Wednesday, May 14, 2008

Dull Claws and Soft Paws

The changing of the guard is occurring right before our eyes. It’s not as though change was not underway until this moment but it has clearly accelerated and it cannot be ignored.

The old lions are tired. Most are no longer able to compete in today’s jungle. Prey is increasingly scarce and technology is altering the terrain. And as is the case with all things dying, an element of sadness accompanies their exit. These once roaring beasts are barely capable of an occasional snarl and exhibit feeble behavior in their desperate struggle to hang onto power.

The cubs romp restlessly on the sideline showing respect to the dying breed. But this respect could very well spell the doom of the cubs themselves. They, however, are lost without leadership. They are the young lions who themselves exist at the mercy of packs of hyenas. They lack the courage to seize leadership, are without the stature to negotiate a transition and are held at bay by old lions blindly grasping for a last bone to nibble. It is heart breaking and it has surely broken our spirit.

The irony is that the old lions were themselves a feisty lot that challenged the status quo and agitated for progress and change. They created operational modalities and borrowed tactics from revolutionary thinkers. They were both brash and bold. Well, at least enough of them fit these descriptions to fashion movements that pushed reform. Having done that they latched onto a strained concept of power, which in reality was a surrender to process and trappings. They basked in psychic rays and supped on psychic income. It was a collective orgasm of vanity and perceived power that lasted so long that it has nearly rendered us impotent.

There was some feast, but there was mostly roar. And little if anything was brought home to the pride. The cubs were left starving to fend for themselves. They are still hungry. The old lions did not teach them how to hunt and have grown too weak to hunt for them. The vultures and hyenas are circling and prowling and decision-making time has arrived.

The choice is fight or die. It has been the choice of mankind since time. Whether it is fighting disease, crime, ignorance, poverty or corruption, sooner or later we must decide to fight or die. The old lions have not prepared us to fight well. We have witnessed them reaching out with a half-hearted slap now and again but some have been so comfortable for so long as absolute accommodationists that their claws have dulled and their paws have grown soft. The hunt is a long lost concept. They prefer the confinement of the zoo where meals are regular with no elusive prey to pursue. Many are simply holding on and marking time.

We went to celebrate the birthday of an old lion on Saturday past. He is 93 years old. And as we looked at his body taking on the inevitabilities of long life we remembered prowling the legal jungles with him more than 25 years ago. His swift agile attacks and defensive maneuvers were the stuff of legends. His claws were sharp and sure and his paws thundered when they hit the ground. He defended the greater pride and cut a path that all eager cubs could follow to success. He taught us to be fearless hunters. He taught us to protect the pride with our words and our deeds.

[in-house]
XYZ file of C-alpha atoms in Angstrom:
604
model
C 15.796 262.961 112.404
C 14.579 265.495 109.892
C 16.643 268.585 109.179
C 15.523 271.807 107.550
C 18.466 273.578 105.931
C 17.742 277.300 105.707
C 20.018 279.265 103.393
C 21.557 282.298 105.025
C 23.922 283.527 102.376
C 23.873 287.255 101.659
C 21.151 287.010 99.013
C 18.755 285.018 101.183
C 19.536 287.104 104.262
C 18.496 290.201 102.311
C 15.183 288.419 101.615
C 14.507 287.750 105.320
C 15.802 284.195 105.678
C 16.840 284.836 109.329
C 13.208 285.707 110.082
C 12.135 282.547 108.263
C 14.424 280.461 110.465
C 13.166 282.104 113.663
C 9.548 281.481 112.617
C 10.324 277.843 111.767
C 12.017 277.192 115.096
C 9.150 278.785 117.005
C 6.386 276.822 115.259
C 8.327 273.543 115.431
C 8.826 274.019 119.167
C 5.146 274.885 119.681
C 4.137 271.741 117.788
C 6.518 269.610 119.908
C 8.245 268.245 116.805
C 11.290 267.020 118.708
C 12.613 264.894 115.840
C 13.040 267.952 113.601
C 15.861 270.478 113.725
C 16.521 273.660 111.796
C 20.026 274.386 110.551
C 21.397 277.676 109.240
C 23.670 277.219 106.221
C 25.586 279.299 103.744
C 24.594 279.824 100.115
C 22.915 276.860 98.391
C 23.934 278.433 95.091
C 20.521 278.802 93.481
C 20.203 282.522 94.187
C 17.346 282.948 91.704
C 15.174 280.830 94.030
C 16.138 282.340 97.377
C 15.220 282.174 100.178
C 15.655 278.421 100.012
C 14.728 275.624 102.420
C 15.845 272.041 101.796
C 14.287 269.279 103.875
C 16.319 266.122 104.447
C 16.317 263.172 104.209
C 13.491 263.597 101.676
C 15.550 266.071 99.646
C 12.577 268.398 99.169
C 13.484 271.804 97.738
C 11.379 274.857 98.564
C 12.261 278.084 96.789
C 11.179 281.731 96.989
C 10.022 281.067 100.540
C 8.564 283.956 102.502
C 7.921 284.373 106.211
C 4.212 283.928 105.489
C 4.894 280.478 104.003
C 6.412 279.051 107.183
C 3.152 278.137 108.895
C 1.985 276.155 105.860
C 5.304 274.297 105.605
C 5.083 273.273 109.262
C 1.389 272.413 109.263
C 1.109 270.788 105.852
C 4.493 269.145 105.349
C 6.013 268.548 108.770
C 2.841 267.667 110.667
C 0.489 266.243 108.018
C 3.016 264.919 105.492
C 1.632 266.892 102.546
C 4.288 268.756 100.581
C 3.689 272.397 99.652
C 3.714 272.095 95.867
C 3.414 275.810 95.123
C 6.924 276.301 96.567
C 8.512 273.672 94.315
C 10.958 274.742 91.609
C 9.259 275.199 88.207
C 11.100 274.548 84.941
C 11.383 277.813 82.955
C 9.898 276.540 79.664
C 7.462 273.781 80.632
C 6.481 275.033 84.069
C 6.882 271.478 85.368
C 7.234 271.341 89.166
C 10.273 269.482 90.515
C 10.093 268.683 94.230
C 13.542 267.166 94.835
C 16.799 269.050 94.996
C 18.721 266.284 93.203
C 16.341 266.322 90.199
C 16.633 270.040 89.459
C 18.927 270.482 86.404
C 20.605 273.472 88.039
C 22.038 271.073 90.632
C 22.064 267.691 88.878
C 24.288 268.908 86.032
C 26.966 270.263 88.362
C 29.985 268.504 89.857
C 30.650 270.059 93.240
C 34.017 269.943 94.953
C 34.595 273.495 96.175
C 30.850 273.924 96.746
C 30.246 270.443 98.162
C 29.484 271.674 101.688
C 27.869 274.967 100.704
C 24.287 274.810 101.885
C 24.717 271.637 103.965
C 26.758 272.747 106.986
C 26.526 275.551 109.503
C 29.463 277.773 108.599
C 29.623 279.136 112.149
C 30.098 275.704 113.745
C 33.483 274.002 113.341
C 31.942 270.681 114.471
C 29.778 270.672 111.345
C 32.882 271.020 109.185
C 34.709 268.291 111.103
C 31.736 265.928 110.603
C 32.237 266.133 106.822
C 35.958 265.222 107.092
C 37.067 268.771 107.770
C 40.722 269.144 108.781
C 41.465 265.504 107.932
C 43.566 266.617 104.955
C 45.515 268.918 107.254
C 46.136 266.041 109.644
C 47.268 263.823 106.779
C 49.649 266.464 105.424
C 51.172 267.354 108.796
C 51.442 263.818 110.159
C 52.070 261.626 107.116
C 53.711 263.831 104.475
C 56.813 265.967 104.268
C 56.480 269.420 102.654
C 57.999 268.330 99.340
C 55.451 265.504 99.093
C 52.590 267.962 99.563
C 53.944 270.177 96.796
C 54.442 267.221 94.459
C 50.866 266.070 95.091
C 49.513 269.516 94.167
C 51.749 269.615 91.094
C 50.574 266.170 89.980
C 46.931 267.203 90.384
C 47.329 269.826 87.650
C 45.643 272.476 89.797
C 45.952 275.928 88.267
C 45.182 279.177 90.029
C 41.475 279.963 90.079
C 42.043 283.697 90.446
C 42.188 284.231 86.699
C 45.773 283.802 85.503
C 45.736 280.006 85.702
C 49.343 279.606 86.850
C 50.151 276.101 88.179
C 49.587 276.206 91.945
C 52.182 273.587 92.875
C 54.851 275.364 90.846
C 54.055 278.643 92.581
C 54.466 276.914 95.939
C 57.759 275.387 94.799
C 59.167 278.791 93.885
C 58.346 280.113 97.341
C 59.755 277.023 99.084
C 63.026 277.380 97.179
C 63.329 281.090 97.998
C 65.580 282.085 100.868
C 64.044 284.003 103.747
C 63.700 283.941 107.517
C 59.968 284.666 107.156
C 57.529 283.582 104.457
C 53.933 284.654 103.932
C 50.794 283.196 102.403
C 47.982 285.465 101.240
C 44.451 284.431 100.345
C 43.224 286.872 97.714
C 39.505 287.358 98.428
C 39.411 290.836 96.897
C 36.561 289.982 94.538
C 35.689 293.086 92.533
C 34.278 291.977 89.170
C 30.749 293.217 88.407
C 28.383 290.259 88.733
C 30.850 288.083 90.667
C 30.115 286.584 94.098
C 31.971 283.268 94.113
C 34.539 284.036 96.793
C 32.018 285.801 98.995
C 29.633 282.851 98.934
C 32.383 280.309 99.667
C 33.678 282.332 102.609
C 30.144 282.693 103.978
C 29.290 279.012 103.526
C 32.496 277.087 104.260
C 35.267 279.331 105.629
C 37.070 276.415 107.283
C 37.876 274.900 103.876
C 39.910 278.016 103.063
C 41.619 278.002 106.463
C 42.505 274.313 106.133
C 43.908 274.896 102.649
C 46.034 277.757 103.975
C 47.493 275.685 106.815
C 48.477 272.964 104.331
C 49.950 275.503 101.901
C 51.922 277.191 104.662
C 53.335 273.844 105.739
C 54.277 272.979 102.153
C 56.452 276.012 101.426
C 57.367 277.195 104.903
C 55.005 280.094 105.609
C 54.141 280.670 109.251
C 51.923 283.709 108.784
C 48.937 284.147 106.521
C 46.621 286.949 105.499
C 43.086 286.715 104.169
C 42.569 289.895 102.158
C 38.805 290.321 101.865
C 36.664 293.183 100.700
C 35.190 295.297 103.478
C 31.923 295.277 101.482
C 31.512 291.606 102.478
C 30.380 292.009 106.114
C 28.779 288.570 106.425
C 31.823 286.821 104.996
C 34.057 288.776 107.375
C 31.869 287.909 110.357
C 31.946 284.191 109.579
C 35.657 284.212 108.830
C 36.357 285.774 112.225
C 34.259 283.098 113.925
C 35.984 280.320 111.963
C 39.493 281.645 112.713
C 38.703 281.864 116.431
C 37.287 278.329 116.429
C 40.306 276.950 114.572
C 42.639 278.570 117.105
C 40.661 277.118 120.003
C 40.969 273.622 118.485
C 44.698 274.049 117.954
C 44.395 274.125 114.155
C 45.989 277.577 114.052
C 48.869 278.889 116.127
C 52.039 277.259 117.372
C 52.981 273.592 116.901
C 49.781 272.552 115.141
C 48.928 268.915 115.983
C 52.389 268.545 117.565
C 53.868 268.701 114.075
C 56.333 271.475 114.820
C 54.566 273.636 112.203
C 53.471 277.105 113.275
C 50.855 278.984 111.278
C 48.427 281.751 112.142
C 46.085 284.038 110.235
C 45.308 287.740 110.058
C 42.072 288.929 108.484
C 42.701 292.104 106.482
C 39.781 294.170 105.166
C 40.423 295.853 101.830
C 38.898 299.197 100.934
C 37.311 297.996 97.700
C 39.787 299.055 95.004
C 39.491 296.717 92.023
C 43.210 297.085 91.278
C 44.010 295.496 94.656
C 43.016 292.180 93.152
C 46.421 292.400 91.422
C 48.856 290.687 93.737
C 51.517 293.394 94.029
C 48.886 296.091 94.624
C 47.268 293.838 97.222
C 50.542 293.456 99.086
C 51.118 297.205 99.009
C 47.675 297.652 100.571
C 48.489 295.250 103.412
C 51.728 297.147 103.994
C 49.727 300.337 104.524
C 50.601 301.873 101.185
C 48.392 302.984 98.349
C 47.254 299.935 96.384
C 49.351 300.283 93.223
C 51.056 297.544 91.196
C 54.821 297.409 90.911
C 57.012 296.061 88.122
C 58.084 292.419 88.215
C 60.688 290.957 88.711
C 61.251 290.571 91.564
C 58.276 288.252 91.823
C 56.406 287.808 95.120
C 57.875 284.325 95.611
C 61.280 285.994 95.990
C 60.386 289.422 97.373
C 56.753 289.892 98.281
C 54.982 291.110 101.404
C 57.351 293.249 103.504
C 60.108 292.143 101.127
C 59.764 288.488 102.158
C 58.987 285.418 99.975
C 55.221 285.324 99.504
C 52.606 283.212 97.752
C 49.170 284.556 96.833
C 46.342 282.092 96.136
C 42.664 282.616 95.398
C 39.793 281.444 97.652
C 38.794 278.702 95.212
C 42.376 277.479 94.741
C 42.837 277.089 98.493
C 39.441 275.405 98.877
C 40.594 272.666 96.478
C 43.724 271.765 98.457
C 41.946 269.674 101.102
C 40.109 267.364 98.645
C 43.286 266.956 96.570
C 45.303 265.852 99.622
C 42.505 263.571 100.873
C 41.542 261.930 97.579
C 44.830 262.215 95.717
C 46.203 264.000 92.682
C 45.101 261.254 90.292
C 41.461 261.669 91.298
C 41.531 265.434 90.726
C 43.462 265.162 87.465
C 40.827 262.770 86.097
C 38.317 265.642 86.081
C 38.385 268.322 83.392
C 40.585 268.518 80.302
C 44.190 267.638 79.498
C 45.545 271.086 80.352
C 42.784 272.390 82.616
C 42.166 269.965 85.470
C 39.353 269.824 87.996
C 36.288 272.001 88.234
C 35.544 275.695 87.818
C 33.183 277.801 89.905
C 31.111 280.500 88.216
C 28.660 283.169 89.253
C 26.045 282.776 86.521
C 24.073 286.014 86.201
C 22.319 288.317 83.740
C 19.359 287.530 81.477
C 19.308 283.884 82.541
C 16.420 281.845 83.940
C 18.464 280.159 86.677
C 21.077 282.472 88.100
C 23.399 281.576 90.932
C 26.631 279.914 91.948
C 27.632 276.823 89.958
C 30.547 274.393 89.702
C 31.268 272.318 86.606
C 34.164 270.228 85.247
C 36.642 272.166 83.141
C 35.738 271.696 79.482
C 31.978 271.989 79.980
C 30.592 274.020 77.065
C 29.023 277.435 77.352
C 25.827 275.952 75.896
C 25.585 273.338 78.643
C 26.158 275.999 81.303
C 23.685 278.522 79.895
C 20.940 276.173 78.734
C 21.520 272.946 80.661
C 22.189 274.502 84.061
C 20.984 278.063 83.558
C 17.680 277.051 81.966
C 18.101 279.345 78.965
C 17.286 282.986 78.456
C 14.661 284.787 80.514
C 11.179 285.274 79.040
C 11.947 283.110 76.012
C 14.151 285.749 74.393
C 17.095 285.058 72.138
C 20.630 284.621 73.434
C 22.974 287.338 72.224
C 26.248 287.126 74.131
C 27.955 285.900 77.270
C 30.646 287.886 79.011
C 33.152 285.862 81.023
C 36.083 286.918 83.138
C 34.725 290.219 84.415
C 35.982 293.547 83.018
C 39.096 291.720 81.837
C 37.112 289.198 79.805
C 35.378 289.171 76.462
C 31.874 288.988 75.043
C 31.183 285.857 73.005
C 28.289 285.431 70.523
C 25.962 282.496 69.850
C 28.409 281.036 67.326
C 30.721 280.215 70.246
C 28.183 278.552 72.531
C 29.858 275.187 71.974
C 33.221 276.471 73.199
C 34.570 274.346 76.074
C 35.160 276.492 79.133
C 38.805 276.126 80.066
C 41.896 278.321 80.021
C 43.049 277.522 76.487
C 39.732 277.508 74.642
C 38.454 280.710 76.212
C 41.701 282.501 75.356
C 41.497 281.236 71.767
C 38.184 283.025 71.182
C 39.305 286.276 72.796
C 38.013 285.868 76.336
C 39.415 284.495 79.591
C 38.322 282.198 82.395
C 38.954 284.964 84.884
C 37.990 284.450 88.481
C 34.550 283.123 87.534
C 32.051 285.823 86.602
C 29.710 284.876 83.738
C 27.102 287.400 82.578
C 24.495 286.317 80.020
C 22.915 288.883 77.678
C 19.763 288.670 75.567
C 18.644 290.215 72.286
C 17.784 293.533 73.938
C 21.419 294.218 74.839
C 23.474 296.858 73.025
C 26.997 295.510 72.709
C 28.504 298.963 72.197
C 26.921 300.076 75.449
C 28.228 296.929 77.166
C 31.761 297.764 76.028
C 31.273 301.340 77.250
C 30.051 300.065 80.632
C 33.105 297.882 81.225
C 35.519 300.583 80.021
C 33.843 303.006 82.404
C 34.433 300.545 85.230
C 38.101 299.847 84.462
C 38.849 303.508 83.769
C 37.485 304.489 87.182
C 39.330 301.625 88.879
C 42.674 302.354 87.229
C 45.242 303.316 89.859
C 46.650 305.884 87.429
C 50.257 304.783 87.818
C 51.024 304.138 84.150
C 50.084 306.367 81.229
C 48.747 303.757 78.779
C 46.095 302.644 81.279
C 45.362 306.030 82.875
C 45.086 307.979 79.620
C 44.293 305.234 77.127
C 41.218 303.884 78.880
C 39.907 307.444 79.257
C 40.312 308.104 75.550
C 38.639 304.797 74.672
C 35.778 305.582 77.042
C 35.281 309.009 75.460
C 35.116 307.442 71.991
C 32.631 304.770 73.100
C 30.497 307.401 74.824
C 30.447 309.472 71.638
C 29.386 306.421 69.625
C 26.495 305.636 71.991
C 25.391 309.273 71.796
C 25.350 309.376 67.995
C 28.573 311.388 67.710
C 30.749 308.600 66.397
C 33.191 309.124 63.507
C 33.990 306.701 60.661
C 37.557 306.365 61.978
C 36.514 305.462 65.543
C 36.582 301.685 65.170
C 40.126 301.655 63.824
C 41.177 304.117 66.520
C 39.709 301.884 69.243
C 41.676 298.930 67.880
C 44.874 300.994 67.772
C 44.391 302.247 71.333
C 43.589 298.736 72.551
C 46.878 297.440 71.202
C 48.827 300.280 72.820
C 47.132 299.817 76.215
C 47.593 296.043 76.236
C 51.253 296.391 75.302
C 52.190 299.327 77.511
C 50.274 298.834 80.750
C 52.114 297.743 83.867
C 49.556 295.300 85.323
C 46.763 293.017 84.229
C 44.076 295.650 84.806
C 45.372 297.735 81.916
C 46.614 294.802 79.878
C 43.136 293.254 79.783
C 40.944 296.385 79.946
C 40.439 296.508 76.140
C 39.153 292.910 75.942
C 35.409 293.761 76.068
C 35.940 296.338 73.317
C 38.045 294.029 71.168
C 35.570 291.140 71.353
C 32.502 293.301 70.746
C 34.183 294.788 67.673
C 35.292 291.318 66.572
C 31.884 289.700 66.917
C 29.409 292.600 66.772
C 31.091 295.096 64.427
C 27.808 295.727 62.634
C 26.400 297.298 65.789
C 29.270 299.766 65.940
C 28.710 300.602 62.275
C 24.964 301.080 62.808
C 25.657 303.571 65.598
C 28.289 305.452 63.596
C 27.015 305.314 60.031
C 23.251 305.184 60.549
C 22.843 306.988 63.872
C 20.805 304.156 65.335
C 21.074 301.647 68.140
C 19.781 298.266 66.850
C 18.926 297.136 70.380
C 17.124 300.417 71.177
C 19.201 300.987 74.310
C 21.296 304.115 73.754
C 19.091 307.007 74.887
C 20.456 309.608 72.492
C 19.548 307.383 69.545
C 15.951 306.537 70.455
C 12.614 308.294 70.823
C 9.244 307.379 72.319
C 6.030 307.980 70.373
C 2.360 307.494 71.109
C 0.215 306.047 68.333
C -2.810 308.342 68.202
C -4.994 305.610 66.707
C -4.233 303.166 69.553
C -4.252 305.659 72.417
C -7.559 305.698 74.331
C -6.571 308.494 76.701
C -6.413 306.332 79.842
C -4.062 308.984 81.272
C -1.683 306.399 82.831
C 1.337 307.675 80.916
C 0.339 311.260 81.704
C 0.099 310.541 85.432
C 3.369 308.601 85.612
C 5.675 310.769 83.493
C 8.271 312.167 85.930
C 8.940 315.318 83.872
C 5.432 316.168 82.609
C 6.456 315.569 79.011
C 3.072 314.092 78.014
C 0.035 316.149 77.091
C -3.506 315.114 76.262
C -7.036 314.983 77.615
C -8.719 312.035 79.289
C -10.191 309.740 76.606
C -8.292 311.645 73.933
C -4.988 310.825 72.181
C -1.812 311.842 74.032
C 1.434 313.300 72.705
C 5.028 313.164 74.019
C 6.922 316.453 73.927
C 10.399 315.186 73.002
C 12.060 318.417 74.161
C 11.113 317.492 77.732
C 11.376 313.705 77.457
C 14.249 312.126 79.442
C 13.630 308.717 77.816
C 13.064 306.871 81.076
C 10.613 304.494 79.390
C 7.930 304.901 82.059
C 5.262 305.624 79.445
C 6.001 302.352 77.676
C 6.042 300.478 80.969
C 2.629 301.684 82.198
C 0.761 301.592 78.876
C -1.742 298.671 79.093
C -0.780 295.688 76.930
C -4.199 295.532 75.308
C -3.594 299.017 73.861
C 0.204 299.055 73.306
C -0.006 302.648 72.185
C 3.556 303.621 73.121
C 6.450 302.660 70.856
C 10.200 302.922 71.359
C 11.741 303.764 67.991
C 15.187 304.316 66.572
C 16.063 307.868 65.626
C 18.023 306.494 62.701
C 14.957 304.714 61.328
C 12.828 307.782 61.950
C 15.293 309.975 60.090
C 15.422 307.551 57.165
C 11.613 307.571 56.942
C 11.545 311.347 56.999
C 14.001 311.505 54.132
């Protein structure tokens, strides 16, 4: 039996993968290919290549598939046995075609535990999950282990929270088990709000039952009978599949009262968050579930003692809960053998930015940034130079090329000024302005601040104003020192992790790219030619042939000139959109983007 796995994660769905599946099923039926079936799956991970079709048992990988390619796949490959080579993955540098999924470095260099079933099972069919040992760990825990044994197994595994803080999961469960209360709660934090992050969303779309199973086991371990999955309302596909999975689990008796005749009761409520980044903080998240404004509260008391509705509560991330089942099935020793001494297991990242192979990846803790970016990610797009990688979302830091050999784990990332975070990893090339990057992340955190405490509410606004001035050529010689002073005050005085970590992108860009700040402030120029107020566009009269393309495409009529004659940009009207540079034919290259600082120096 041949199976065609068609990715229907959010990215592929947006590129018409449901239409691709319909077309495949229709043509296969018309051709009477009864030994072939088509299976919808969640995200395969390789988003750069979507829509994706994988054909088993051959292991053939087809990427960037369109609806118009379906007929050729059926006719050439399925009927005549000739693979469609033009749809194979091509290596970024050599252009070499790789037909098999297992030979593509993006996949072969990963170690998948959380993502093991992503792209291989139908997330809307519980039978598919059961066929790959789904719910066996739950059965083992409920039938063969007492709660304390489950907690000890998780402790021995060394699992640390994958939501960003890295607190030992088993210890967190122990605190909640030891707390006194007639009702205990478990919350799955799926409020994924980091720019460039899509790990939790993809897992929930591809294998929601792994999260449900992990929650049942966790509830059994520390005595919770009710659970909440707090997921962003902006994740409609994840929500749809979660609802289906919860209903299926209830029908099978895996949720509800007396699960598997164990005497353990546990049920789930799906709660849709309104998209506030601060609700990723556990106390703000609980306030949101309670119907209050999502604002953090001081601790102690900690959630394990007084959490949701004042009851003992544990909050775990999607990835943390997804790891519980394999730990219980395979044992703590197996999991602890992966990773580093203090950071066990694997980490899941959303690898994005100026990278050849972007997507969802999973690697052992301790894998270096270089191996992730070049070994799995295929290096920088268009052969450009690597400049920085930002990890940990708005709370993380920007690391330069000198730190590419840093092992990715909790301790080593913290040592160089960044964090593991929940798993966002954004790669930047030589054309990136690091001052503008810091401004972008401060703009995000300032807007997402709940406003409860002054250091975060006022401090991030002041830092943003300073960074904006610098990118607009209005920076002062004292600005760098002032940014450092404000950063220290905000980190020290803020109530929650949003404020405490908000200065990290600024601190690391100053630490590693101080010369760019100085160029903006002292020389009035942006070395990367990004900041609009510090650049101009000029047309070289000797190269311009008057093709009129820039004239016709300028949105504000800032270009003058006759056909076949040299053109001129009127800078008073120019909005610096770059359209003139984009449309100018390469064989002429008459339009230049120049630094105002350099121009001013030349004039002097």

Raymond A. Brown was sitting there, 27 years later at 93 years old. The smile was just as infectious, the memory superb, the acidity just as raw and the profanity still eloquent. But above all, the towering intellect and courage were still in tact. This old lion could still roar. His bite remains lethal and the cutting slap of his still sharp claws is hampered only by the felony that nature has visited upon the quickness of his step. Yet there is no real lion that we know who would not on this day accompany him into battle. He still fights as all old lions should but he has taught so many cubs to protect the pride that he need not lead the charge any longer. He takes comfort in those he has prepared. He is a model for the old lions of politics. And he is also an exception. There will always be a few who perform extraordinarily well beyond their prime. But this should be a function of superior performance—not seniority. There is nothing wrong with staying as long as you can but it is always costly to stay beyond your time.

In generational terms, it is time for us old lions of politics to become teachers and the guardians of legacy. We should phase out willingly and refrain from shredding the future in a futile attempt to cling to what once was. Things are changing fast…moving forward. But we are holding back our cubs. And in so doing we are limiting their opportunities, crippling their efforts, dimming their potential and threatening our own survival.

Why don’t we just agree to teach the cubs everything we know about the hunt and take up our stations at the edge of the poli-jungle and roar with delight as we coach and watch them romp to success? It would be intelligent. It’s the lesson that we learn from what Ray Brown did with his pride.

Too often the old lions are not willing to acknowledge the end of their reign and the young lions turn on them out of necessity. It is completely legitimate to defend oneself against ineffective and/or corrupt leadership that threatens the survival of the pride. Particularly when the old lions have dull claws and soft paws.

May 7, 2008


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